Monday, May 13, 2013

13-May-13: Hamas, the thorn in Egypt's side

Well-equipped armed jihadists arrested in Rafah
by Egyptian military on April 10, 2013 [
Image Source]
Post-Mubarak Egypt remains a work in progress. The Islamists of the Moslem Brotherhood hold the presidency and control the government, but Egypt's army remains an active and potent force with a mind of its own. Here's some insight into one aspects of how this is playing out.

In March, an intriguing article in The Tower reported on efforts by Egyptian army officials and Egypt's Minister of Defense to hit back at Hamas, the terrorist group that dominates the Gaza Strip. This was described as retaliation for perceived insults, offences and disrespect - the potent combination that often plays an explosive role in intra-Arab conflicts.

Today it's clear the split is widening, and taking on some interesting dimensions. The Egyptian media have been giving more and more coverage to reports of conspiratorial collaborations between Hamas and its Moslem Brotherhood partners-in-ideology in the government of Egypt - particularly in relation to riots and prison breaks. 

And it seems that media coverage is having an effect. Yesterday's edition of the semi-official Al Ahram news [here] carries a report ("Wild rumours of Hamas interference in Egypt find audience") which advances the idea that 
Public opinion [is] turning against Muslim Brotherhood rule
and connects this to a growing belief that Mohamed Morsi became president as a result of a diabolical deal which gave Hamas what Al Ahram calls "a Sinai foothold". Sinai, as we have reported here over and again [here's a selection of some recent Sinai posts], has been relentlessly sinking into a state of anarchy. It's now a major security headache for Israel... and also for the Egyptian military. On this, readers might care to review what we wrote nearly a year and a half ago: "11-Dec-11: Now this is interesting. Egypt says the report of Hamas activities in Sinai is baseless"

Al Ahram says there is a growing belief in such theories among ordinary Egyptians. The result is a marked erosion in Hamas's popularity inside Egypt. This creates non-trivial problems for the terrorist group, and makes for some fairly astounding sound bites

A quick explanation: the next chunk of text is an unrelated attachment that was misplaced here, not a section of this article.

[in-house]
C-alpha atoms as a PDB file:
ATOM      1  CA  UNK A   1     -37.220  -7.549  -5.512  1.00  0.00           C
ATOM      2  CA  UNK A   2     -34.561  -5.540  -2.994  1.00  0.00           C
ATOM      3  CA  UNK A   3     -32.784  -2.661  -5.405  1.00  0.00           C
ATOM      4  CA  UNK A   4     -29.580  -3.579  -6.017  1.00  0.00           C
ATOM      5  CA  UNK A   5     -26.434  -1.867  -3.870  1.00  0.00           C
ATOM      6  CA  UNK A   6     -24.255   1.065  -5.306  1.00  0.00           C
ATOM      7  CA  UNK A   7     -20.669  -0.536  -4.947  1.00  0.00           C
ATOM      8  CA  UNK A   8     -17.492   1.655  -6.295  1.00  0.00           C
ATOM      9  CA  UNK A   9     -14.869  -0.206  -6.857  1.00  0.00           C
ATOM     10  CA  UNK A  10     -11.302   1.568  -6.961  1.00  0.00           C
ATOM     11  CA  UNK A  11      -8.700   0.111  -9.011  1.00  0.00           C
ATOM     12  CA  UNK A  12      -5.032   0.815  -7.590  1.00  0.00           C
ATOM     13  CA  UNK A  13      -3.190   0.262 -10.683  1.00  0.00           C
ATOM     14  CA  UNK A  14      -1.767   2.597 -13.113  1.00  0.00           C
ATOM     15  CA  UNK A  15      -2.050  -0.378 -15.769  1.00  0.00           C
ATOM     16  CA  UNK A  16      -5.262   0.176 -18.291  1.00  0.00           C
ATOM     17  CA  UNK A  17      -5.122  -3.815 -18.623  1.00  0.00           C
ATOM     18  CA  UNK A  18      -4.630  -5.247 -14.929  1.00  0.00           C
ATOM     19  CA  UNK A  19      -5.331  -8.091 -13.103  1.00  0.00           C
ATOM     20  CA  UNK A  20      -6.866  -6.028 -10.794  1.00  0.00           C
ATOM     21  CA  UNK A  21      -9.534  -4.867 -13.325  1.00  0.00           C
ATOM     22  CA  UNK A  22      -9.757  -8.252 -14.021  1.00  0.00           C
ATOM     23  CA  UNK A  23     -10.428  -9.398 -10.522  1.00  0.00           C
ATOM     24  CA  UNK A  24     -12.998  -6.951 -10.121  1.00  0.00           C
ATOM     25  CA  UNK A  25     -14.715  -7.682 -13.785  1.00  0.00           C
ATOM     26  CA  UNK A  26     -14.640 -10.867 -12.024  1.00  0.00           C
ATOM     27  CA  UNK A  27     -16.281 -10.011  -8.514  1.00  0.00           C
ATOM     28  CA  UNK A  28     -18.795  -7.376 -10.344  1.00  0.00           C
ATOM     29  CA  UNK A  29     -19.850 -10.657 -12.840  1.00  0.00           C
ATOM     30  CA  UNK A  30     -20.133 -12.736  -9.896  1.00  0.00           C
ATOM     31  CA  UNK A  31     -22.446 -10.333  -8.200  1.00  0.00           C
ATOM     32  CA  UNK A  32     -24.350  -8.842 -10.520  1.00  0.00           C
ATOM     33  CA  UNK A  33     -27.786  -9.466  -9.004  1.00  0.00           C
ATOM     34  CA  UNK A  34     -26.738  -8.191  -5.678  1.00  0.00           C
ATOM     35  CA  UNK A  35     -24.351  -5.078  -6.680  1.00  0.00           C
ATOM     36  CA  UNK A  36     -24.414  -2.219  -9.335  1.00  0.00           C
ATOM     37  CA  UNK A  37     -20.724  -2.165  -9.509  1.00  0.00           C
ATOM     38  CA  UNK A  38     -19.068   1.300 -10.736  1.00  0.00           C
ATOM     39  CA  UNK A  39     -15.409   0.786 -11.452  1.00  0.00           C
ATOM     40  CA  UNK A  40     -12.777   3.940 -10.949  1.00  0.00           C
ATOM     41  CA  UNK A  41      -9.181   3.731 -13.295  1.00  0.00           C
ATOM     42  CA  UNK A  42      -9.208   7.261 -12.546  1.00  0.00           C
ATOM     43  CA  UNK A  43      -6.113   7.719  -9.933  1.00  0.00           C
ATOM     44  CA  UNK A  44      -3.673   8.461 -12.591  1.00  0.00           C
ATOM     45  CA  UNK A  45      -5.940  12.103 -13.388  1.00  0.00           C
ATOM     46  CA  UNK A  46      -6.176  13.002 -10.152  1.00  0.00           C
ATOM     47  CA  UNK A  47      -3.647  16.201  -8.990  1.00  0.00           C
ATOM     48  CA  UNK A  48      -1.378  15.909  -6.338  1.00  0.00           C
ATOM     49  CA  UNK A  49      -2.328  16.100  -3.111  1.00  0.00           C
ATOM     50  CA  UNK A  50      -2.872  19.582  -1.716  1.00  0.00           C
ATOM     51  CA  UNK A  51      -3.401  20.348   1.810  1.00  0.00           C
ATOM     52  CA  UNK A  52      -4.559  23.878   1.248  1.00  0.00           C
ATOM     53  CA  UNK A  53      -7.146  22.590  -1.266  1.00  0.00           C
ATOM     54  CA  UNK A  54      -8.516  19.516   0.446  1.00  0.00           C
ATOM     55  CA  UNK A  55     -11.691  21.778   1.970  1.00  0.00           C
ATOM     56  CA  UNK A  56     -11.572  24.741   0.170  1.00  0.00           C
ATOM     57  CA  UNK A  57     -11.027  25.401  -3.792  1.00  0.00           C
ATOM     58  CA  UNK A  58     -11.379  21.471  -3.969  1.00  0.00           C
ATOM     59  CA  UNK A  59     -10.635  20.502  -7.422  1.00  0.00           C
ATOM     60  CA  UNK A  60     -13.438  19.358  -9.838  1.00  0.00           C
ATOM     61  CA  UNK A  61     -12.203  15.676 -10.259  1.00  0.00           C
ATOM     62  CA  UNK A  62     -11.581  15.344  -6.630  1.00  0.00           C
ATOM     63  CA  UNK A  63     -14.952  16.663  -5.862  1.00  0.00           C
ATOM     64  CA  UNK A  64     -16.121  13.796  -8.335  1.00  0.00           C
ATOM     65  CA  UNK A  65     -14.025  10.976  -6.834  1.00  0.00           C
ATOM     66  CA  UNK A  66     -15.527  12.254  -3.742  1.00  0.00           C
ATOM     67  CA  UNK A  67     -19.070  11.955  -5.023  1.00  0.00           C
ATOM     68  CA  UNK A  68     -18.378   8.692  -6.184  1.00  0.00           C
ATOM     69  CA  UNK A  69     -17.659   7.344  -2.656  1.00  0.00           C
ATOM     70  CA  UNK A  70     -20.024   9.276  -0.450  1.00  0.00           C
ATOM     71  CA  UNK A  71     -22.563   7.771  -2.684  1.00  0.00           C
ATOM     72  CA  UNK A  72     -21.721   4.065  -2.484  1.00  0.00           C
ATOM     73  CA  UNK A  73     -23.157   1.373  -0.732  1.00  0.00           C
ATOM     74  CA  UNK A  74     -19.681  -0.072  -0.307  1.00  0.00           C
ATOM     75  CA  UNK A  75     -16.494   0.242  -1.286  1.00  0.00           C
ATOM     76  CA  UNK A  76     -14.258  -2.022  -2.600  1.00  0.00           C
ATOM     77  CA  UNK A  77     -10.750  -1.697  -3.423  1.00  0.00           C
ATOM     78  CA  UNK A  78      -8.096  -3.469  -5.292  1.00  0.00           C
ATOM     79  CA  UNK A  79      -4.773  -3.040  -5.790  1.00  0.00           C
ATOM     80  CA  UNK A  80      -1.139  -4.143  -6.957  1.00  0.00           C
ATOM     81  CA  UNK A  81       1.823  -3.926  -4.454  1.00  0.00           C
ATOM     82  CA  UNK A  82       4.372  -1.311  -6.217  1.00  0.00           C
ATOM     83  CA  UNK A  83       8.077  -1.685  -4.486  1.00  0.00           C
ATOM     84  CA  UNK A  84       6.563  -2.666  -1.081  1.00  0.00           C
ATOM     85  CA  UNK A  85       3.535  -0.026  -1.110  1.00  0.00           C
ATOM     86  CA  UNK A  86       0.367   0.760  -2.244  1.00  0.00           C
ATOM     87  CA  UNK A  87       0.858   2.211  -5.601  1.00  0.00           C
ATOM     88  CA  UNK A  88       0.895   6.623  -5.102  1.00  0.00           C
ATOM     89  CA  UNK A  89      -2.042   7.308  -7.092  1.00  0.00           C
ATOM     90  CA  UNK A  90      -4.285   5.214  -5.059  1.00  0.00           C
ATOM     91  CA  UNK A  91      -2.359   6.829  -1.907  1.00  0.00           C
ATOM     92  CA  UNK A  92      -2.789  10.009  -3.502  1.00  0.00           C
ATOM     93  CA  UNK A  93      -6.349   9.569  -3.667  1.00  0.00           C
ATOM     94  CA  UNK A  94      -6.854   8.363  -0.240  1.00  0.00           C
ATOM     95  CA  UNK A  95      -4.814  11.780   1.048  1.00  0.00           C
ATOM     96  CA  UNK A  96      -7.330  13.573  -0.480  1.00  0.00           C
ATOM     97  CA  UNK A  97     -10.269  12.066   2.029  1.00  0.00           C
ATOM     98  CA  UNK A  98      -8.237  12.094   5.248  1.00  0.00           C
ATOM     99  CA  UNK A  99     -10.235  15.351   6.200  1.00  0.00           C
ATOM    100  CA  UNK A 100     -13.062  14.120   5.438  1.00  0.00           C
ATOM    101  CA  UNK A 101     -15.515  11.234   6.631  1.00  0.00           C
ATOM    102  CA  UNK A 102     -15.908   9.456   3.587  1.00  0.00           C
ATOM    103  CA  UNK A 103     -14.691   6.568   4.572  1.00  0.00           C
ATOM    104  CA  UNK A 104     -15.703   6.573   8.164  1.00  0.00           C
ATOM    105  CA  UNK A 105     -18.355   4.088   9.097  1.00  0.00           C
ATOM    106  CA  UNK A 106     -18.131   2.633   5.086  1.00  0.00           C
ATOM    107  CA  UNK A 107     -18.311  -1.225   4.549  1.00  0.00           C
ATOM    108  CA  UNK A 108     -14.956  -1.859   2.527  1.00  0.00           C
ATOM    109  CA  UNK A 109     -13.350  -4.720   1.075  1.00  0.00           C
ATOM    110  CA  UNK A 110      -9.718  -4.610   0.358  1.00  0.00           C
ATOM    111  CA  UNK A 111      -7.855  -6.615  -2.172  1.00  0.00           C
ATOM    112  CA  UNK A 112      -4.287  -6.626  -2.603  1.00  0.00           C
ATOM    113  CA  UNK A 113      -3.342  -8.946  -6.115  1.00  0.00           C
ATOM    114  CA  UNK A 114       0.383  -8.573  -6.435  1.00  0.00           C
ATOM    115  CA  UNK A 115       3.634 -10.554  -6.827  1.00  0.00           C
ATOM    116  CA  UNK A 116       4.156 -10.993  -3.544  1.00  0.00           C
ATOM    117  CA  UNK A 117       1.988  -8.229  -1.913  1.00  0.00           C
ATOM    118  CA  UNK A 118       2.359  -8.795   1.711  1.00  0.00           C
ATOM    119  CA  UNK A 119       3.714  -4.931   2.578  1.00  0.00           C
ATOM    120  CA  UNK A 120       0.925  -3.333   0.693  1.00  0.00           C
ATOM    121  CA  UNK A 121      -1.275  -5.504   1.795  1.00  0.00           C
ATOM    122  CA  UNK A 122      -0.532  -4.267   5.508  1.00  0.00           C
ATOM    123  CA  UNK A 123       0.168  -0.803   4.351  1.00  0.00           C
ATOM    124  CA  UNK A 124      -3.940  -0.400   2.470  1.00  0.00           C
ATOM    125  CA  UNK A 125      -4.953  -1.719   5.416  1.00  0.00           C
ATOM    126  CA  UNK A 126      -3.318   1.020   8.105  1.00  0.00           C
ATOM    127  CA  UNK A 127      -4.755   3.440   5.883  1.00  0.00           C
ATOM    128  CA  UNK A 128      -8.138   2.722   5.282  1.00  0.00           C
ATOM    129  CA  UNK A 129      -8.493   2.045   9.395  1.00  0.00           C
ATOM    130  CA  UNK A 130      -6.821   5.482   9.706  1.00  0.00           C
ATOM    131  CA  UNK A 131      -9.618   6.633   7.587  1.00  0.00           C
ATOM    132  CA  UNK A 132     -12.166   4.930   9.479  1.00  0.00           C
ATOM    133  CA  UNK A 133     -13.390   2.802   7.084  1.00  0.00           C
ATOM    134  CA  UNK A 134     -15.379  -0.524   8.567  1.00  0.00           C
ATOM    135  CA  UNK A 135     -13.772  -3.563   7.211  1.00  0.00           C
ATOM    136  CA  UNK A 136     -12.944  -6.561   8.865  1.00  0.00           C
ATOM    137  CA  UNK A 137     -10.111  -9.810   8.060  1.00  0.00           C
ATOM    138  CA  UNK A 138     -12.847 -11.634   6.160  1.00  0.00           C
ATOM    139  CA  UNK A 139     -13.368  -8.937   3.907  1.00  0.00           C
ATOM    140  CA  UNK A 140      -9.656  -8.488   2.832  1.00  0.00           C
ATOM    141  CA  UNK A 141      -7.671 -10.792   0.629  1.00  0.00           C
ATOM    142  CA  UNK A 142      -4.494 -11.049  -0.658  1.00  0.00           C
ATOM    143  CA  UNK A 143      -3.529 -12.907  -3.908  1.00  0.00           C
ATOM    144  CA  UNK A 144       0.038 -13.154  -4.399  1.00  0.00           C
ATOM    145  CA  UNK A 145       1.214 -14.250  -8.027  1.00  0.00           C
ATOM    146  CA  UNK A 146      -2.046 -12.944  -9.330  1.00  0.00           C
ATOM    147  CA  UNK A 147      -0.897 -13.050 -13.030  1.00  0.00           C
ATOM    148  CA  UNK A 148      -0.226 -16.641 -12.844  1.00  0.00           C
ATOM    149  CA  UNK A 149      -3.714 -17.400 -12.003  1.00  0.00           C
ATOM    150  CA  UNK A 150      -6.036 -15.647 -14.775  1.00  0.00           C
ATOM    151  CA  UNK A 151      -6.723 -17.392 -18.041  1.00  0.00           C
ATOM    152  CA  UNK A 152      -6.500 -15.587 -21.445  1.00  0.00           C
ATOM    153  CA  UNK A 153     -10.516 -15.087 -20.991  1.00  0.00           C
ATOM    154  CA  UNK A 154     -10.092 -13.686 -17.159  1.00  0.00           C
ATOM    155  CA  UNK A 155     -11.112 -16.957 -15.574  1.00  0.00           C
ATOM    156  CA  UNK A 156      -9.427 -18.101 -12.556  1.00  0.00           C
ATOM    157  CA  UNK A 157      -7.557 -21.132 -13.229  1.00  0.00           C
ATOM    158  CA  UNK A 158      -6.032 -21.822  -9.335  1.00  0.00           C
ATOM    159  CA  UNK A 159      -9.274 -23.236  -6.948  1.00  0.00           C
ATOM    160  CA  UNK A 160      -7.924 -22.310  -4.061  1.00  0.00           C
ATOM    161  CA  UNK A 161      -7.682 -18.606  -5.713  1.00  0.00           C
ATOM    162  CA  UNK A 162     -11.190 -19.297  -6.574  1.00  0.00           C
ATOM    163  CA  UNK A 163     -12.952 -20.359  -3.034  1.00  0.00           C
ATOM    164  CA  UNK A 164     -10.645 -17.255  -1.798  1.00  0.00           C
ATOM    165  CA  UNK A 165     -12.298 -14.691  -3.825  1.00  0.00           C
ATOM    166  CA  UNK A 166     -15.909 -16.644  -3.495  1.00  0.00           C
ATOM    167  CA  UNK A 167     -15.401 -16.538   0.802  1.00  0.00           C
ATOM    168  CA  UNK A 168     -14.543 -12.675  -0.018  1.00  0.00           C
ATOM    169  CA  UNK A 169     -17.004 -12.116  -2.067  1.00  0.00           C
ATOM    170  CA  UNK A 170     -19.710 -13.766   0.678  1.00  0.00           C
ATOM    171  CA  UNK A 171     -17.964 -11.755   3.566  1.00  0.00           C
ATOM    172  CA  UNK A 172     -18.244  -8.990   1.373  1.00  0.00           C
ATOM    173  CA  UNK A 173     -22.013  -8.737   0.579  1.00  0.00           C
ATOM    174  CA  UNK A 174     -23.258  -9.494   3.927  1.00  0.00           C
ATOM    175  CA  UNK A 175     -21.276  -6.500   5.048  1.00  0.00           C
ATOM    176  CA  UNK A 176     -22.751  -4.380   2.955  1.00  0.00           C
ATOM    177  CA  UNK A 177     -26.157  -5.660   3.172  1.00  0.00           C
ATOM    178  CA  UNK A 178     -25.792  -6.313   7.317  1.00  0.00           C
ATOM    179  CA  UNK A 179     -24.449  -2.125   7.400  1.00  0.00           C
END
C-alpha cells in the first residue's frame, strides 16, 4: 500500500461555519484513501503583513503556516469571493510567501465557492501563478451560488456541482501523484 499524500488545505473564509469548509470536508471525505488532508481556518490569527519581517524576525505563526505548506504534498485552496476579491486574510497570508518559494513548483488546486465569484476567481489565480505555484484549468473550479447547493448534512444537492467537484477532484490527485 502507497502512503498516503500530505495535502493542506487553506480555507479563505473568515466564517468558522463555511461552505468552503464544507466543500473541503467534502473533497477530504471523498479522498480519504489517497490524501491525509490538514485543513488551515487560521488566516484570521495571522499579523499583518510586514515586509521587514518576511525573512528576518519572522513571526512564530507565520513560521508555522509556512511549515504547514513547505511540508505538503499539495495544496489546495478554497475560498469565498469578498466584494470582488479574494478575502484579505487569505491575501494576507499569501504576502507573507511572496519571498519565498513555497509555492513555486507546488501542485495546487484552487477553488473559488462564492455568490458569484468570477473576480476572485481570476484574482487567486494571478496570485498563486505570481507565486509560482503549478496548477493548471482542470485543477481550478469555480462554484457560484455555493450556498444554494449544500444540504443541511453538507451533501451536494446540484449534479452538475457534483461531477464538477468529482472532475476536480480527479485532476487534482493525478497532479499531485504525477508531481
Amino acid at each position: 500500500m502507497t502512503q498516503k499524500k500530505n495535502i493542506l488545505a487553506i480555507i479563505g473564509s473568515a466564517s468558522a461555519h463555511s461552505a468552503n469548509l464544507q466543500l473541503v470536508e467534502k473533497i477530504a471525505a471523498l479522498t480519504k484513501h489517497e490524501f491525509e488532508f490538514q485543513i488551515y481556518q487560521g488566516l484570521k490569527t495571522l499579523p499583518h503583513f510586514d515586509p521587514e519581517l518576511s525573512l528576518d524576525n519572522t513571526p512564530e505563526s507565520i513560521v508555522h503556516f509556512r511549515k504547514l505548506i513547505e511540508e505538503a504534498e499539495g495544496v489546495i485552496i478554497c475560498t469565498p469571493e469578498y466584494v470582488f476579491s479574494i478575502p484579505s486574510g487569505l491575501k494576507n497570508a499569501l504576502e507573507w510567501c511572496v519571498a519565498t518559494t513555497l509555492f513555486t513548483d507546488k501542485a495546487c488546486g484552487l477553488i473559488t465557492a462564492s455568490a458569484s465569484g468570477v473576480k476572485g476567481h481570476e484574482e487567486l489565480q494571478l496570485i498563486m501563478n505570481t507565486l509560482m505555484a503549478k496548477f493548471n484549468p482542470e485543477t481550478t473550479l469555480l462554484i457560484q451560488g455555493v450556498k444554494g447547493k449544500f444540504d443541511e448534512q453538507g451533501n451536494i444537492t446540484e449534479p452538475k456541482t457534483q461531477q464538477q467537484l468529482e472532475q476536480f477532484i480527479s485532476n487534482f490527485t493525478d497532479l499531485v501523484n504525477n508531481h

• Egypt's army has implemented a series of Hamas-hostile measures that include restrictions on the movement of Hamas figures and the destruction of Hamas smuggling tunnels
  • Al Ahram quotes an anonymous intelligence source who says the Egyptians adopted a policy of "flexibility" on the entry of Palestinians into Egypt at a certain point after Mubarak was overthrown and the Moslem Brotherhood took power. But this quickly changed. "It was a brief moment that was reversed. We are keeping a very close eye on the border. We are not giving Hamas or anyone else an easy time"
  • The same article quotes a political scientist saying "the readiness of so many people to believe in Hamas involvement in the Battle of the Camel, the forced opening of prisons, and the appropriation of parts of Sinai" is a sign of "growing anti-Muslim Brotherhood sentiment in public opinion.
  • Al Ahram quotes at length the details of allegations made against the president: that he was incarcerated in the Wadi Al-Natroun prison and was assisted in an alleged escape from there by Hamas. The take-away: "The ruling president was involved in illicit communication with a foreign body that helped him escape prison [and] the Supreme Presidential Elections Committee accepted his nomination for the presidency without having the necessary legal papers that pardon his illegal breakout from prison... In short, we would be confronted with a corrupt presidential elections process altogether.” In the interests of balance, it also quotes Egypt's Minister of the Interior who says there is no official record to prove that Mohamed Morsi was ever in Wadi Al-Natroun prison.
  • From a different publication within the same stable: "Since the beginning of the Egyptian revolution, Hamas has been perceived as co-responsible for some of the lawlessness that has occurred in Egypt. Many Egyptians believe it has become a burden on Egypt, with the group being transformed from being a “thorn in Israel’s side”, as former Israeli prime minister Ariel Sharon once described it, into being one in Egypt’s side." [Source: "Accusations against Hamas | Why is Hamas losing its popularity among Egyptians", Al Ahram Weekly, April 24, 2013]
Egypt's Hamas supporters - in this case, Ahmed Sabie who is Cairo correspondent for the Hamas-owned Al-Aqsa satellite television station - have a more nuanced view of all this negativeness. "Time will show", he says in Al Ahram Weekly, "that there are Israeli agents inside the country who are behind this campaign because Israel benefits from it". 


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